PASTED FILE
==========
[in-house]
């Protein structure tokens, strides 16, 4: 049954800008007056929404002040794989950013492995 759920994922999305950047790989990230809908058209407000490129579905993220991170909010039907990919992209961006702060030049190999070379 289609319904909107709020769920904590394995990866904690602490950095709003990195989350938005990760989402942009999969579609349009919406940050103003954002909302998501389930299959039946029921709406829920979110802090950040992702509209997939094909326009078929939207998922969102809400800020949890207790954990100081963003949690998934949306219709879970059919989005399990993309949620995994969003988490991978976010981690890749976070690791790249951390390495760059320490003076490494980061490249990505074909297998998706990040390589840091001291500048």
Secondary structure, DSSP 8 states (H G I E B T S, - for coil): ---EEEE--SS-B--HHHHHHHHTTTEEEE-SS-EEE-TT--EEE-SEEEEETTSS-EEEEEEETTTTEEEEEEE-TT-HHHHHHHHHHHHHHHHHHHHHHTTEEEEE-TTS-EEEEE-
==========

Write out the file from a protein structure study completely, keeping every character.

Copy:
[in-house]
């Protein structure tokens, strides 16, 4: 049954800008007056929404002040794989950013492995 759920994922999305950047790989990230809908058209407000490129579905993220991170909010039907990919992209961006702060030049190999070379 289609319904909107709020769920904590394995990866904690602490950095709003990195989350938005990760989402942009999969579609349009919406940050103003954002909302998501389930299959039946029921709406829920979110802090950040992702509209997939094909326009078929939207998922969102809400800020949890207790954990100081963003949690998934949306219709879970059919989005399990993309949620995994969003988490991978976010981690890749976070690791790249951390390495760059320490003076490494980061490249990505074909297998998706990040390589840091001291500048």
Secondary structure, DSSP 8 states (H G I E B T S, - for coil): ---EEEE--SS-B--HHHHHHHHTTTEEEE-SS-EEE-TT--EEE-SEEEEETTSS-EEEEEEETTTTEEEEEEE-TT-HHHHHHHHHHHHHHHHHHHHHHTTEEEEE-TTS-EEEEE-